Workers Hammer No. 231

Summer 2015


British divide-and-rule lives on under neo-apartheid

Cecil Rhodes-colonial pig

The following is excerpted from internationalist greetings to the SL/B national conference from our comrades of Spartacist South Africa, dated 7 May.

Recent events in South Africa have served to highlight how much the fates of the oppressed peoples in this region have been shaped by the rise and decline of British imperialism. Beginning a few months ago, students around the country protested against the prominent memorials to Cecil Rhodes and other racist colonial pigs that dot the landscape of this country’s universities — including by appropriately dumping a bucket of shit on the main Rhodes statue at University of Cape Town. In response, the university administrations and other bourgeois representatives mouth empty, hypocritical condemnation of Rhodes’ colonial “excesses” and make pious promises about the need for “transformation” to address “past” injustices. But the reality is that these statues are simply the most overt and obscene symbols of the racist legacy of colonial subjugation that continues to live on under neo-apartheid. In 2003, Nelson Mandela explained the ideological justification for the bourgeois nationalist ANC to embrace the likes of Rhodes, responding to the question of how he could link their names by establishing the Mandela Rhodes Foundation: “To us, the answer is easy, and we have explained the logic of our decision on a number of occasions. We have referred to our constitution’s injunction for us to come together across the historical divides, to build our country together with a future equally shared by all.” These words should echo in our ears when we remember the Marikana massacre of 16 August 2012.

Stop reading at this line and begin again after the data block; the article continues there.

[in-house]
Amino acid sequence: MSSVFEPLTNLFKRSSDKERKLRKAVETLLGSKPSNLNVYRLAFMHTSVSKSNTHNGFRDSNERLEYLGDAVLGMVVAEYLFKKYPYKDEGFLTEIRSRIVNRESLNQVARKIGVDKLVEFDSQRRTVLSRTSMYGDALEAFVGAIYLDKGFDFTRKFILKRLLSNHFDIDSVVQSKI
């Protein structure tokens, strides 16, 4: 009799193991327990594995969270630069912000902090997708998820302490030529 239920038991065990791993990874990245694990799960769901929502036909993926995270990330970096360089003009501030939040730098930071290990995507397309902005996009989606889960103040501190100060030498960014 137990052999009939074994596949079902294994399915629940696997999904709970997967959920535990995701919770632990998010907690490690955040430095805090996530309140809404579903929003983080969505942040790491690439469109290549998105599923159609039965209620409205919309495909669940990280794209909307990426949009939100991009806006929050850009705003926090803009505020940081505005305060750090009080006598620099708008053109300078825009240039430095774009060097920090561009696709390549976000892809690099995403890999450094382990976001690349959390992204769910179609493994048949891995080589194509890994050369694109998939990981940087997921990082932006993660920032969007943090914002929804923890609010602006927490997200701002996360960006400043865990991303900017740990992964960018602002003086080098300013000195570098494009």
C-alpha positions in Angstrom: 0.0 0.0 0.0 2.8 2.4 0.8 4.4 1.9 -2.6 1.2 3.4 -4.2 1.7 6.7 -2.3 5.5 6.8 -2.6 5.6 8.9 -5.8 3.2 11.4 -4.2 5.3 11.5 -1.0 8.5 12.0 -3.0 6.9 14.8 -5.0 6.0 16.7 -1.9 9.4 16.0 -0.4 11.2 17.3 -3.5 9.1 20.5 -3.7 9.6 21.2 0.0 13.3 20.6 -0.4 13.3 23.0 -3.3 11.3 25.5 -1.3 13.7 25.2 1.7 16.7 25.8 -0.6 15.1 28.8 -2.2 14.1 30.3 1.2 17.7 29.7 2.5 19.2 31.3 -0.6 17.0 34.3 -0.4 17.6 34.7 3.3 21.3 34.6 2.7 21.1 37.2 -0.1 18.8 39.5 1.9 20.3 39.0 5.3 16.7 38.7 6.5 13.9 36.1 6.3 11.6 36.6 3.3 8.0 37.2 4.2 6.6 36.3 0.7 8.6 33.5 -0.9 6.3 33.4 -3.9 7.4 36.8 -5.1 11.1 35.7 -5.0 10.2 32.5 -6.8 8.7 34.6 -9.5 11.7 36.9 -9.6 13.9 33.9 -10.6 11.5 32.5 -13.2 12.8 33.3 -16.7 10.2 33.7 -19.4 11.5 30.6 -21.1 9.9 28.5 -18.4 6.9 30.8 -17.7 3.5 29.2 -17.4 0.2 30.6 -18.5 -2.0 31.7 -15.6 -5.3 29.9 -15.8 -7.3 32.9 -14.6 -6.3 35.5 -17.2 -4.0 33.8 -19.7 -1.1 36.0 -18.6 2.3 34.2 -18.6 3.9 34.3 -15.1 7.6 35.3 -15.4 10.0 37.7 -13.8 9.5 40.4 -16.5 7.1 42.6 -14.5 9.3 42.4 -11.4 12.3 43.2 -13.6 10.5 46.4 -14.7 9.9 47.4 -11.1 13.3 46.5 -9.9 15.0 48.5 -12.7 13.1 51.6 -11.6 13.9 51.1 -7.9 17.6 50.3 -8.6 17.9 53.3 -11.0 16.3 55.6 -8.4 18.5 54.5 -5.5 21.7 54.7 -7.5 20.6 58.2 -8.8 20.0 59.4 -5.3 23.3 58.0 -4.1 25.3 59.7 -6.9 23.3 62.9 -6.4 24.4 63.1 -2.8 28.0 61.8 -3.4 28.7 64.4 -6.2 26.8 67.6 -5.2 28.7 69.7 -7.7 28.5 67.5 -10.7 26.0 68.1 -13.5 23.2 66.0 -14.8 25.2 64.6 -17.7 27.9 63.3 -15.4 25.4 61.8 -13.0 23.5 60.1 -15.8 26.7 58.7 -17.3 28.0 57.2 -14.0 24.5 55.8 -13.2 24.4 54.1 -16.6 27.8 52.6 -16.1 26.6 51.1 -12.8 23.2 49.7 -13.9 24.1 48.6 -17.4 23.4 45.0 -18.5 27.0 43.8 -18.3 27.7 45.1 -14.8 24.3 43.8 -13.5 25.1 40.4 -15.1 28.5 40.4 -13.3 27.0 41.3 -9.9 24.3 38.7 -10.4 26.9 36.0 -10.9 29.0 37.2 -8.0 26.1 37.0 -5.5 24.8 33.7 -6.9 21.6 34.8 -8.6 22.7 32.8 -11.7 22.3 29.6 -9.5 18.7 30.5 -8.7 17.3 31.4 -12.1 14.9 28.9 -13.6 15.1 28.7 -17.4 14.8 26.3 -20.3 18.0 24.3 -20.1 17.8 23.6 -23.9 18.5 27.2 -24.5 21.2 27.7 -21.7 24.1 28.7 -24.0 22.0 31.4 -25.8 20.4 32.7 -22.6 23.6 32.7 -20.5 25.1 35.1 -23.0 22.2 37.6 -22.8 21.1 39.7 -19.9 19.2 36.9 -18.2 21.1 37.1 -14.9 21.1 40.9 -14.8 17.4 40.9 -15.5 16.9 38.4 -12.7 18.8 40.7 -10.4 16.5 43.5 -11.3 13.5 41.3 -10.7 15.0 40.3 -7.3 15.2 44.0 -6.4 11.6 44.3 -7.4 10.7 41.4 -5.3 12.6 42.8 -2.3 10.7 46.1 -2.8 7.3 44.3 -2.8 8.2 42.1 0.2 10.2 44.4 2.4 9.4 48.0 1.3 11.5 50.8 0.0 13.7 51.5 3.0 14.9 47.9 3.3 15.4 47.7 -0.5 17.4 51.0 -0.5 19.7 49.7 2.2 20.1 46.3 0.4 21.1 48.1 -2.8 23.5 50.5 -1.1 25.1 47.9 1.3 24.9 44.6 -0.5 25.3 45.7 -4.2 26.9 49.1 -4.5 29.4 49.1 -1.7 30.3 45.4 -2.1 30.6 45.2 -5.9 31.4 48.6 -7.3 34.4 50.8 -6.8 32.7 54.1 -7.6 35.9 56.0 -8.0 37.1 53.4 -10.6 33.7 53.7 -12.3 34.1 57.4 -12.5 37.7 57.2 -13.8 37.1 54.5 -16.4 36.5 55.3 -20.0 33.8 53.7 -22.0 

Rhodes’ name stands like no other for the British colonial policy of divide-and-rule in southern Africa. In the final decades of the 19th century, he masterminded the carving up of the Tswana, Ndebele and other peoples in the region as part of his bid to outflank the Boers of the Transvaal Republic and Britain’s colonial rivals (mainly Germany and Portugal). So there is a vicious irony in the fact that the student protests against Rhodes were eclipsed last month by a new outbreak of anti-immigrant violence in Durban and Johannesburg, this time resulting in at least seven deaths and the displacement of thousands to desperate refugee camps. One of the immediate sparks for the attacks was a chauvinist tirade by the Zulu King Goodwill Zwelithini, who referred to “foreigners” living in South Africa as “lice” and “ticks” that needed to be “removed” and put “outside in the sun”, demanding that they pack their bags and leave the country. The reactionary parasite King Zwelithini is another example of how the ANC-led Tripartite Alliance government has adapted the tools of bourgeois rule from the white minority rulers who governed before 1994. Under apartheid, Zwelithini and his uncle Mangosuthu Buthelezi were pampered by the white supremacist regime in return for ruling the Zulu “homeland” in Natal with an iron fist and collaborating in terrorising and murdering ANC and other anti-apartheid activists. In recent years, however, the ANC-led government has attempted to reinforce the power and privileges of Zwelithini and his pals in the House of Traditional Leaders with the Traditional Courts Bill, recognising their usefulness as props for neo-apartheid capitalist rule.

The horrific anti-immigrant attacks underline the necessity of a Leninist vanguard party, acting as a tribune of all the oppressed, to combat the poisonous national, racial and other divisions that the bourgeoisie fosters among the working people. The perspective of permanent revolution, culminating in an international socialist planned economy, uniquely points the way to smashing the racist legacy of colonialism and apartheid rule through a black-centred workers government as part of a socialist federation of Southern Africa.